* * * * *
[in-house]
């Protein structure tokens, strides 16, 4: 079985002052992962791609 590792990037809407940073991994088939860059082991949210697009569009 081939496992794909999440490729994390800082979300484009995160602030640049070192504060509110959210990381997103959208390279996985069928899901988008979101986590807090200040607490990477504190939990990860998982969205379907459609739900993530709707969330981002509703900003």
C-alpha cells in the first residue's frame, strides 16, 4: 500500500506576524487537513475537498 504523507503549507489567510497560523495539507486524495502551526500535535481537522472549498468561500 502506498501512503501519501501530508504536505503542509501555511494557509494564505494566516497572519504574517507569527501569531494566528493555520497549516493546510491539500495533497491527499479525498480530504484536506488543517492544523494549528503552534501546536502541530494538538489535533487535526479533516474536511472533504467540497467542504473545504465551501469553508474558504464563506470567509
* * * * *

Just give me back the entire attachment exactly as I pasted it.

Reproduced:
[in-house]
């Protein structure tokens, strides 16, 4: 079985002052992962791609 590792990037809407940073991994088939860059082991949210697009569009 081939496992794909999440490729994390800082979300484009995160602030640049070192504060509110959210990381997103959208390279996985069928899901988008979101986590807090200040607490990477504190939990990860998982969205379907459609739900993530709707969330981002509703900003």
C-alpha cells in the first residue's frame, strides 16, 4: 500500500506576524487537513475537498 504523507503549507489567510497560523495539507486524495502551526500535535481537522472549498468561500 502506498501512503501519501501530508504536505503542509501555511494557509494564505494566516497572519504574517507569527501569531494566528493555520497549516493546510491539500495533497491527499479525498480530504484536506488543517492544523494549528503552534501546536502541530494538538489535533487535526479533516474536511472533504467540497467542504473545504465551501469553508474558504464563506470567509